In the full quote, Runcorn (1955:162) specifically excluded magnetic reversals from his hypothesis that the wandering of magnetic poles was caused by the “gradual” changes in the position of the Earth’s axis in relation to magnetic poles. The discussion by FOG about whether Runcorn (1955)’s ideas are right or wrong is moot because the way that FOG interpreted them is wrong in itself.

The same year that FOG, (Hancock 1995) was published, Glatzmaier et al. (1995) published a landmark paper that proposed a non-catastrophic explanation to the origin of magnetic reversals. It provides a far superior explanation of magnetic reversals. Unlike the catastrophic origin of magnetic reversals proposed by FOG, predictions made by the model of Glatzmaier et al. (1995) have been confirmed by later research by Earth scientists such as Song and Richards (1996). Revealingly, later editions of FOG have ignored the research that Glatzmaier et al. (1995) and Song and Richards (1996) have published despite its applicability to their discussion about the origin of magnetic reversals.

The Gothenburg “Flip”

In the case of the Gothenburg “flip,” which Hancock (1995) misidentified as a “magnetic reversal, FOG again provided a poorly researched analysis. The still unproved Gothenburg “flip,” if real, was a rapid and brief change of magnetic field that occurred about 12,350 BP. It was not a real magnetic reversal. The last true magnetic reversal occurred 730,000 years in the change from the reverse polarity of the Matuyama Magnetic Epoch to the normal polarity of the Brunhes Magnetic Epoch. The Gothenburg “flip,” as proposed by Morner (1971) and reported by Anonymous (1972), is more properly called a “magnetic excursion” because the Earth magnetic field did not reverse itself permanently but briefly changed without complete reversal over the period of a few years. For this event to represent Earth crustal displacement, the Earth’s crust at about 12,350 BP would have to shift 180 degrees one direction and shift another 180 degrees back to its exact original position within the space of a few years. The timing of the Gothenburg “flip” fails to match any proposed Earth shift by either Hapgood (1970) or Flem-Ath (1997) in either timing or amount of predicted shift. Also, the validity of the Gothenburg excursion has been challenged by a number of studies which repeated have failed to detect its presence in a number of paleomagnetic records that cover 12,350 BP. At this time there is considerable question that the Gothenburg excursion even occurred and, in fact, the result of soft sediment deformation (Jacob 1994:103-107).

FOG claimed that the Gothenburg excursion corresponds to an abnormal number of abrupt rises in sea level, hurricane-force winds, electrical disturbances, volcanic disturbances, or extinctions indicative of a planetary catastrophe. However, Hancock (1995:485) offered no hard evidence that the Gothenburg excursion is specifically associated with any of these. FOG also associated Gothenburg excursion with the disproved claim that Tiwanaku (Tiahuanaca) is as old as 12,000 BP and speculative and unproved hypotheses that parts of the Giza complex are that old as well. Abrupt changes in sea level occurred through terminal Pleistocene and Holocene Epochs while the frequency of volcanic activity has remained the same throughout that period of time. There exists a noticeable lack any identifiable peak in activity at the time of the Gothenburg excursion. For example, no tsuamni deposits have been dated to the specific time of the Gothenburg excursion although tsuamni deposits dating from Early Holocene to the last interglacial now recognized in various parts of the world. There is a remarkable lack of any evidence of any planetary scale catastrophe associated with the Gothenburg excursion.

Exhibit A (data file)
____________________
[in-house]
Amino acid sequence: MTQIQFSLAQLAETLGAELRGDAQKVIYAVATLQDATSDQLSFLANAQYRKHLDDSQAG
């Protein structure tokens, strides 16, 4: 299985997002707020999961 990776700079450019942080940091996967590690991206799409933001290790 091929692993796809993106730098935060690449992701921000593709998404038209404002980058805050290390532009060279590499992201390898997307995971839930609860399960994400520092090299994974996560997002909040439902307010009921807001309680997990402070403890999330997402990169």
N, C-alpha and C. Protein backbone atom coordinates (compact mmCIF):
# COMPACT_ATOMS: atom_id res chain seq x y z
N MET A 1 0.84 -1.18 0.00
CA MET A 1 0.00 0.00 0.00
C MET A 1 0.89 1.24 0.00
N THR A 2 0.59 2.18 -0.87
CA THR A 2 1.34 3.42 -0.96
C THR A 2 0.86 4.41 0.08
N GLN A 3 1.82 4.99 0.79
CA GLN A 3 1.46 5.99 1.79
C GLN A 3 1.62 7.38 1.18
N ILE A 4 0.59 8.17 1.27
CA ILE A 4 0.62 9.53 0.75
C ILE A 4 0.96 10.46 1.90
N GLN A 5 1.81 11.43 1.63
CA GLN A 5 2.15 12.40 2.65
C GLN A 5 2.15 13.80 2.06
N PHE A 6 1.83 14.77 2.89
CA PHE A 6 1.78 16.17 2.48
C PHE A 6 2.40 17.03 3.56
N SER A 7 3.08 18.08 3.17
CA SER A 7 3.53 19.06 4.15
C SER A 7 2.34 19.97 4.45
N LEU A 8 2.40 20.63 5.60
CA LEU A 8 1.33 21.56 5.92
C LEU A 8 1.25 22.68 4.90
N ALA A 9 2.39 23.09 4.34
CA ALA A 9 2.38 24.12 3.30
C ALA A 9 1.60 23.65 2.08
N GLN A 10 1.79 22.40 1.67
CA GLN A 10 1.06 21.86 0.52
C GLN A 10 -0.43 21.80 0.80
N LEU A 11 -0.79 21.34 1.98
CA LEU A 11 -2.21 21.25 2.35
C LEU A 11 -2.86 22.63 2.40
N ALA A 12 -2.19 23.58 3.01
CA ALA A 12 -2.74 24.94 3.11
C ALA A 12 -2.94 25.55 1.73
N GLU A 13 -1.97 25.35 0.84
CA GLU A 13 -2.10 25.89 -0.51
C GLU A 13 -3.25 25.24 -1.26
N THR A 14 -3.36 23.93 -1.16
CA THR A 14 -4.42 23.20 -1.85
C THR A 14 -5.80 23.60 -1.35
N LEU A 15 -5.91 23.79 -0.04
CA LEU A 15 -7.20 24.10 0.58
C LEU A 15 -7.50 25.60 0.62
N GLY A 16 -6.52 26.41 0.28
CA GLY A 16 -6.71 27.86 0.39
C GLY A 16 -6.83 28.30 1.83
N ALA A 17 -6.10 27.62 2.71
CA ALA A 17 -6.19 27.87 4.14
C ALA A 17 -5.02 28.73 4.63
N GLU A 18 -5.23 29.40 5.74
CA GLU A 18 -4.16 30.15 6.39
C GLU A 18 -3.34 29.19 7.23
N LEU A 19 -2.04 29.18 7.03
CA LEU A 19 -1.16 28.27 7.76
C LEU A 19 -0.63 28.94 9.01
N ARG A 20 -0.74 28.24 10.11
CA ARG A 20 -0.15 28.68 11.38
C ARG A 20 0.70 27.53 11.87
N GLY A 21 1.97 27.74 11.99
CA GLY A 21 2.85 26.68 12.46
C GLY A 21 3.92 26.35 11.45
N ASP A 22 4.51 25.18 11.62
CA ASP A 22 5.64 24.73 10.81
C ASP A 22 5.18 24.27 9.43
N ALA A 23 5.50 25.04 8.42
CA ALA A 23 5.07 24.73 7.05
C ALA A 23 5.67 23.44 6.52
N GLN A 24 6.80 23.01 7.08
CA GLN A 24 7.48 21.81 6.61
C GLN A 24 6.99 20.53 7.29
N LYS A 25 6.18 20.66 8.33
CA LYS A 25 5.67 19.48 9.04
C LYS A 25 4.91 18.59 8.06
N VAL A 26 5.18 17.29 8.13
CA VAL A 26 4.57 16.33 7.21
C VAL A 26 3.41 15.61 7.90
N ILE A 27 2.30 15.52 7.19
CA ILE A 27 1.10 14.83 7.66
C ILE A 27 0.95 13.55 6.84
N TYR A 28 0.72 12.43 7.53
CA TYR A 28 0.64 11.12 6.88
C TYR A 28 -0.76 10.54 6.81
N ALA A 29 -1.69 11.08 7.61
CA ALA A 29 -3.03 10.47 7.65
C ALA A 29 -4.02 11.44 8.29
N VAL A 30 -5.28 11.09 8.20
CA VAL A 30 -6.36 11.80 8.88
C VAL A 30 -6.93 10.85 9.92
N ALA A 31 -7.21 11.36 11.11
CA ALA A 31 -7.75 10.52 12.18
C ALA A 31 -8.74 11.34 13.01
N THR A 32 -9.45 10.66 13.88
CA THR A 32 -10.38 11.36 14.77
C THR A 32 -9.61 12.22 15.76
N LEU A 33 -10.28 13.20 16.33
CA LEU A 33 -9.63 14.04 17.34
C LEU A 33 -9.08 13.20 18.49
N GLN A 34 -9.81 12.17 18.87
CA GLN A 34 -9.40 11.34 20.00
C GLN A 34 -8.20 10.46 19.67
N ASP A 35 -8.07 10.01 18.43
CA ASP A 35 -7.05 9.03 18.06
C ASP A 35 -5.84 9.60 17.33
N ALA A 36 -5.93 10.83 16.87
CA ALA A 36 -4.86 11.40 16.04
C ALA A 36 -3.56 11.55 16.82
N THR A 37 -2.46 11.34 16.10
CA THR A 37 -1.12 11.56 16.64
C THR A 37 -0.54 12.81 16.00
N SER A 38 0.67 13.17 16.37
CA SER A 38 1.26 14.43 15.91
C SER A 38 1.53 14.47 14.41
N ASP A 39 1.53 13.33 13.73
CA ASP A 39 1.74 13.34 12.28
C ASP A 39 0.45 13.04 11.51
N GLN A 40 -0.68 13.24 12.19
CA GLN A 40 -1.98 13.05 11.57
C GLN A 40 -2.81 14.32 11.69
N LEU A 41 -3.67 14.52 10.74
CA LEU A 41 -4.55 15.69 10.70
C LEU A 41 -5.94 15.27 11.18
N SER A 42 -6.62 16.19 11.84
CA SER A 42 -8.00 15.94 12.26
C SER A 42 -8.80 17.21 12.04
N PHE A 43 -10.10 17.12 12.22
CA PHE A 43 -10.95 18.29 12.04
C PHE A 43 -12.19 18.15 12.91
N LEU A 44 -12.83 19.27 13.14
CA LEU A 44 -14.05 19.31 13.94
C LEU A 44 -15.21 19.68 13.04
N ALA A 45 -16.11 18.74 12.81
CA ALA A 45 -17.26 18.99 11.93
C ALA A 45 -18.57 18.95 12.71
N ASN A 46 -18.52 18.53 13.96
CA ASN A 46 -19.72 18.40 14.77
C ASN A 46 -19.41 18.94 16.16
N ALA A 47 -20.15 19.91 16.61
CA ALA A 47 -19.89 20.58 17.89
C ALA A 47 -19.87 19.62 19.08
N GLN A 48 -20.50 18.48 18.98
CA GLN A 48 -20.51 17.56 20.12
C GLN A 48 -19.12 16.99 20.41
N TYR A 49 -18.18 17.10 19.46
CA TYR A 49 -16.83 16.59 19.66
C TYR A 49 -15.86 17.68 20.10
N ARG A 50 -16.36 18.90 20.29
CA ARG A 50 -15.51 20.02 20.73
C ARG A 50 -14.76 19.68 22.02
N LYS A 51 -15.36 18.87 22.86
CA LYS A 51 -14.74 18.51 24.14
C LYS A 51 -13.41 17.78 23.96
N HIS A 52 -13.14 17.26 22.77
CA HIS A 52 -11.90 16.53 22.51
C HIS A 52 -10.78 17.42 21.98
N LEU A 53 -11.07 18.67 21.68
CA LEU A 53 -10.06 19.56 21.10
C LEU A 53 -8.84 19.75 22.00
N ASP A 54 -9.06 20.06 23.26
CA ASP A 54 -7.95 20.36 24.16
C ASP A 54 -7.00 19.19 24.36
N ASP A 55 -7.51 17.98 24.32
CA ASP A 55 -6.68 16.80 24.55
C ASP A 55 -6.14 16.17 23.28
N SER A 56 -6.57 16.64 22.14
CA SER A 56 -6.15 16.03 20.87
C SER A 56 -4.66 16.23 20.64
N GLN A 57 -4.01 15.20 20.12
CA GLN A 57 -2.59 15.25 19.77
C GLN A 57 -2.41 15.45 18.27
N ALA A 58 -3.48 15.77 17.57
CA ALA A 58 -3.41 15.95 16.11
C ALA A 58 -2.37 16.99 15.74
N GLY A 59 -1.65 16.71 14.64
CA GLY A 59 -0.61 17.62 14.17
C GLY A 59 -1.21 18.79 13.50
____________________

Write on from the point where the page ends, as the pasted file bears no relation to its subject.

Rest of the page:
The extinction of Pleistocene megafauna in North America occurred at a dates unrelated to the 12,350 BP age of the Gothenburg excursion. Dr. Holmes Semken (University of Iowa), Dr. Russell Graham (Denver Museum of Natural History), and radiocarbon dating expert Dr. Thomas Stafford (Stafford Research Laboratory, Boulder, Colorado) conducted 140 AMS dates on protein extracted from bones of Pleistocene megafauna collected from sites from all over North America. From these data, Elias (1999:3) reported:

It now appears that the major megafaunal extinction event took place at 11,400 14C yr B.P. This event included the extinction of camels, horses, giant sloths, Pleistocene bison, and all other genera of megafaunal mammals that did not survive beyond 11,400 14C yr B.P., with the exception of the proboscideans. Mammoths and mastodons persisted beyond 11,400 yr B.P. Stafford et al. have dated the extinction of North American mammoth and mastodon to 10,900-10,850 yr B.P. So it now appears that there were two distinct extinction episodes. Each event took less than 100 years.

Thus, as in case of other physical events, there is no correspondence between the extinction of megafauna in North America and the Gothenburg excursion.

The “Predicted Magnetic Reversal of 2030 AD

The final item in Exhibit 10 of FOG involves the sentence:

Scientists expect the next reversal of the earth’s magnetic poles to occur in AD 2030.

There are several problems with this interpretation. First, the paper is about the westward drift of the Earth’s magnetic field, not about any predictions of impending magnetic reversals. Harwood and Malin (1976:470) mention only in passing that “if” the dipole field keeps decreasing at its present rate, it would attain zero intensity and might reverse. However, as explained in Chapter 4 of Merill and McElhinny (1983), this is a fallacious use of extrapolation in which a trend is assumed beyond a point permitted by the data. The Earth’s magnetic fields fluctuate in intensity to the point that such extrapolation is not scientifically defensible. Finally, FOG has the year for the attainment of “zero intensity” wrong by 200 years as the exact year mentioned by Harwood and Main (1976:470) is 2230 not 2030. In this case, Hancock (1995:485) is prematurely worried about “planetary disaster.”

Summary